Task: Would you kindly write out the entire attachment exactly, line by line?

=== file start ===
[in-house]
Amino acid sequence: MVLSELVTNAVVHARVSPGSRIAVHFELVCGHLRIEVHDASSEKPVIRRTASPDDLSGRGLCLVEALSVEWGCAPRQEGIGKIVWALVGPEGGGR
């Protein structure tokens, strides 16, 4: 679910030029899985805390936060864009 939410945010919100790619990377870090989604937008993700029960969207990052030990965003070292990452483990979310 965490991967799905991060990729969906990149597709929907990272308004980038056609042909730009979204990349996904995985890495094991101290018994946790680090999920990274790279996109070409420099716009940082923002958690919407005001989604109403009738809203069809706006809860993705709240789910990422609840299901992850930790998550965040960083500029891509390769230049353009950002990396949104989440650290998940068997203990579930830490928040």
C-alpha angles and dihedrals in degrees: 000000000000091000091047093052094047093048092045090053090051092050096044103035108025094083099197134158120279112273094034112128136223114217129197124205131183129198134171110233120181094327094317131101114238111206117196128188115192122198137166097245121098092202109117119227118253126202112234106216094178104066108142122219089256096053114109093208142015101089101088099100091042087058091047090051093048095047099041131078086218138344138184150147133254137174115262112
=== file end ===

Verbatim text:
[in-house]
Amino acid sequence: MVLSELVTNAVVHARVSPGSRIAVHFELVCGHLRIEVHDASSEKPVIRRTASPDDLSGRGLCLVEALSVEWGCAPRQEGIGKIVWALVGPEGGGR
């Protein structure tokens, strides 16, 4: 679910030029899985805390936060864009 939410945010919100790619990377870090989604937008993700029960969207990052030990965003070292990452483990979310 965490991967799905991060990729969906990149597709929907990272308004980038056609042909730009979204990349996904995985890495094991101290018994946790680090999920990274790279996109070409420099716009940082923002958690919407005001989604109403009738809203069809706006809860993705709240789910990422609840299901992850930790998550965040960083500029891509390769230049353009950002990396949104989440650290998940068997203990579930830490928040």
C-alpha angles and dihedrals in degrees: 000000000000091000091047093052094047093048092045090053090051092050096044103035108025094083099197134158120279112273094034112128136223114217129197124205131183129198134171110233120181094327094317131101114238111206117196128188115192122198137166097245121098092202109117119227118253126202112234106216094178104066108142122219089256096053114109093208142015101089101088099100091042087058091047090051093048095047099041131078086218138344138184150147133254137174115262112